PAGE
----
8. COMPETING WITH FREE/AD-SUPPORTED VIDEOS - It’s no surprise that your content is going to have to compete with other content out there for eyeballs.  Many people ask us about these dynamics, and it’s good to think about them.  What we’ve found is that people are willing to pay for what they are looking for.  That said, conversion rates vary pretty substantially across subject areas.  Generally speaking, the more free stuff there is out there, the more you need to make sure your content addresses some need that those free videos don’t address. AND, even more importantly, you need to highlight these things in your text description.  Even with the explosion of free content online, a blend of content models will continue to exist - some will be free and some will be ad-supported.  Historically, we’ve seen that content that errs towards the ‘entertainment’ side of the spectrum tends to skew towards ad-supported models and content that errs towards the ‘educational/informational’ side of the spectrum skews towards paid models.  That said, it’s not hard to find exceptions in both of these cases.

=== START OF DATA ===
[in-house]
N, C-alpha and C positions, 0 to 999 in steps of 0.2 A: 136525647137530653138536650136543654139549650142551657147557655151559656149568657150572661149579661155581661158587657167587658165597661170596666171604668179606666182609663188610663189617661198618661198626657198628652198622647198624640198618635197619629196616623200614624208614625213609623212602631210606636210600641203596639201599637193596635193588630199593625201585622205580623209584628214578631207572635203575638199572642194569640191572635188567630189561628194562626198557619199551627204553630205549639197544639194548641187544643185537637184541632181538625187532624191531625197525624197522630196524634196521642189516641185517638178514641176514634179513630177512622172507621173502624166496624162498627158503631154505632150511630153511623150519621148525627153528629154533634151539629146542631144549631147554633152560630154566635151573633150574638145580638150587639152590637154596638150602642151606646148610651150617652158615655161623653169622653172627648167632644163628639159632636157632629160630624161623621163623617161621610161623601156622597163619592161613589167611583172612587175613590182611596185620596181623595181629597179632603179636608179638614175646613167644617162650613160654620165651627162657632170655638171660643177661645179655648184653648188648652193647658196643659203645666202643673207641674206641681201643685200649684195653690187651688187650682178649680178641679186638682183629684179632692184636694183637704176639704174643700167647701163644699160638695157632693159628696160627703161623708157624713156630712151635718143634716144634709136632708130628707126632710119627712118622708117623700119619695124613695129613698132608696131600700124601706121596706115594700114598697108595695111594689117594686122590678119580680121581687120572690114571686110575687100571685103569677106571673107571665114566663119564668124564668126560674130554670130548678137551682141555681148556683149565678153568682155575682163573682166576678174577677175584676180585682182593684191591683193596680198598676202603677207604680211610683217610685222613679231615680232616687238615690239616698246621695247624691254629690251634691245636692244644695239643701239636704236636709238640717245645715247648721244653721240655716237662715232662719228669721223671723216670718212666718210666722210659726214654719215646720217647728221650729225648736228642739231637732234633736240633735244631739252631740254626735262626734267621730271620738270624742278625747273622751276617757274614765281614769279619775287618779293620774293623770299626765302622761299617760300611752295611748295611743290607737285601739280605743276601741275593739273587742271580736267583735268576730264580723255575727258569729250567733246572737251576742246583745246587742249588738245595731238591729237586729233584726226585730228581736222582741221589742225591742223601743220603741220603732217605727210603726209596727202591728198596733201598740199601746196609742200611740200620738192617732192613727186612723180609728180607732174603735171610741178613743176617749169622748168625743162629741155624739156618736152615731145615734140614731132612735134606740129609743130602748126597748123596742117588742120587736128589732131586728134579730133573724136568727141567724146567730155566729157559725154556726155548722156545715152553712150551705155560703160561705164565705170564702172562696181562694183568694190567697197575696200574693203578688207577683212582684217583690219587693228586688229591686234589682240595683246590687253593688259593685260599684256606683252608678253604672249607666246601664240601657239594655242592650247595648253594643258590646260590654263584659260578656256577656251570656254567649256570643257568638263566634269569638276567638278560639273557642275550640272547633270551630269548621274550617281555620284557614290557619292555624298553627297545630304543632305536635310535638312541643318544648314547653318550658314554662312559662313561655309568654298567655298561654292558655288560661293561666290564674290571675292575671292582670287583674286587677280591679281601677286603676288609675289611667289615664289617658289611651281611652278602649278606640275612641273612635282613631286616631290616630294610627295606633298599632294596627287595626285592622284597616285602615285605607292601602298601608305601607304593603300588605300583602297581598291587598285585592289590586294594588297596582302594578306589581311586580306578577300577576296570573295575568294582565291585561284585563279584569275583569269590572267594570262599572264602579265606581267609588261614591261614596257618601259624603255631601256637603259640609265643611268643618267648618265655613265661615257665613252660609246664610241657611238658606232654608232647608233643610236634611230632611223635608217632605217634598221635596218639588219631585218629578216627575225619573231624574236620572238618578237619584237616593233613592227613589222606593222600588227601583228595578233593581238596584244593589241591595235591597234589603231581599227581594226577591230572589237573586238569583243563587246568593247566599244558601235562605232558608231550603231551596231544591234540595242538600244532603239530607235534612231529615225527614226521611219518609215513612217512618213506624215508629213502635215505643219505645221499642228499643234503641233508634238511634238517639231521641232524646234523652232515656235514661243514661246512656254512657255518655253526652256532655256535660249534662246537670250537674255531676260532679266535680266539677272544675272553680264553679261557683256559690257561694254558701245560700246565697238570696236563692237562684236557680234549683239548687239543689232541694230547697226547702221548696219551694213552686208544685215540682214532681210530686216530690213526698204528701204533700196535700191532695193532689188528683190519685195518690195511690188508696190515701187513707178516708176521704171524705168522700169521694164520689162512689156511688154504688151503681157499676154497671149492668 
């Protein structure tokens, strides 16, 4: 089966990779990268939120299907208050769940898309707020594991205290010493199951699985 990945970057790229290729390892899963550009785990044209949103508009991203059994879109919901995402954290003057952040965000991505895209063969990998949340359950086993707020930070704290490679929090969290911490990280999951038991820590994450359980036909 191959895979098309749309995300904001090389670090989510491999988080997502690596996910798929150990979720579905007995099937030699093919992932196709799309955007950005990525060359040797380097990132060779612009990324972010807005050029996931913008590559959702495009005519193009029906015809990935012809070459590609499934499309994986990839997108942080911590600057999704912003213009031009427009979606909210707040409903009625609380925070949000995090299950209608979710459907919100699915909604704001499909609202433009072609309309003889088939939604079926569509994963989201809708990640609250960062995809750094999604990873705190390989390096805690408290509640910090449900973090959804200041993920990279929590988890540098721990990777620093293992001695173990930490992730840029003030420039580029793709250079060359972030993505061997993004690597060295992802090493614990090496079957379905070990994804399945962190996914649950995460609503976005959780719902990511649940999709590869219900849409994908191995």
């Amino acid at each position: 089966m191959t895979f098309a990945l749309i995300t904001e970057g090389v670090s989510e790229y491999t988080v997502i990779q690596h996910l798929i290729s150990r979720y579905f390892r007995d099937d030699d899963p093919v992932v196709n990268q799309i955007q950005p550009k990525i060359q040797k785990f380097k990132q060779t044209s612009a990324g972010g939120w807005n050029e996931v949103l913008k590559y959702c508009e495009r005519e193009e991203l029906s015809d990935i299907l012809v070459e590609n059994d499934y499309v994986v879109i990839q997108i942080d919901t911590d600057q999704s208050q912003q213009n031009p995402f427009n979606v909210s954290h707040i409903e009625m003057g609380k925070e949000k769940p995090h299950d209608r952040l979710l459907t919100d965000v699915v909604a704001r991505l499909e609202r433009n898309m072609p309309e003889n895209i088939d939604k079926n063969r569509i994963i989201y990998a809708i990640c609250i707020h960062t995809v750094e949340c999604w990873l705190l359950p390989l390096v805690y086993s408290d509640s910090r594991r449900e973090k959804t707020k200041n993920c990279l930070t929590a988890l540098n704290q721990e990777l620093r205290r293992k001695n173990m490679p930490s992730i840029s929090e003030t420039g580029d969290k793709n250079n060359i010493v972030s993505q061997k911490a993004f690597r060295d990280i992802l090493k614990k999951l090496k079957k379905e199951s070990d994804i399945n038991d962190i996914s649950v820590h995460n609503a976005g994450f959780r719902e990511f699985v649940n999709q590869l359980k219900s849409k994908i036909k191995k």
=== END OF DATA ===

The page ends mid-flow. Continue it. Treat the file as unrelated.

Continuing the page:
9. PRODUCTION QUALITY - How good does it need to be?  A new study from Nielsen (covered here on Mashable) recently suggested that people were more inclined to be willing to pay for video content if it was professionally produced.  This makes sense.  The challenge, though, is that there are other factors to consider.  First, prices can be set to take production quality into effect.  If there are two videos out there that offer exactly what you need but one has poor lighting, will you deal with poor lighting to save yourself $10?  Probably so… unless it is really poor lighting and you really need good lighting to understand the concept and get any value out of the video.  Thus, even if you don’t have an HD-quality video, people are still willing to pay for it if it contains the information they want and is priced accordingly.  The other consideration here is that everyone has a different notion of what ‘user-generated video’ looks like.  In my mind, I immediately jump to grainy/jumpy YouTube videos.  Truth be told, cameras and editing software have come a long way.  While neither you nor I could put out something to rival Avatar, the tools available to the average consumer these days (for consumer prices rather than professional prices) can help you to put something together that’s pretty compelling and that looks pretty professionally done.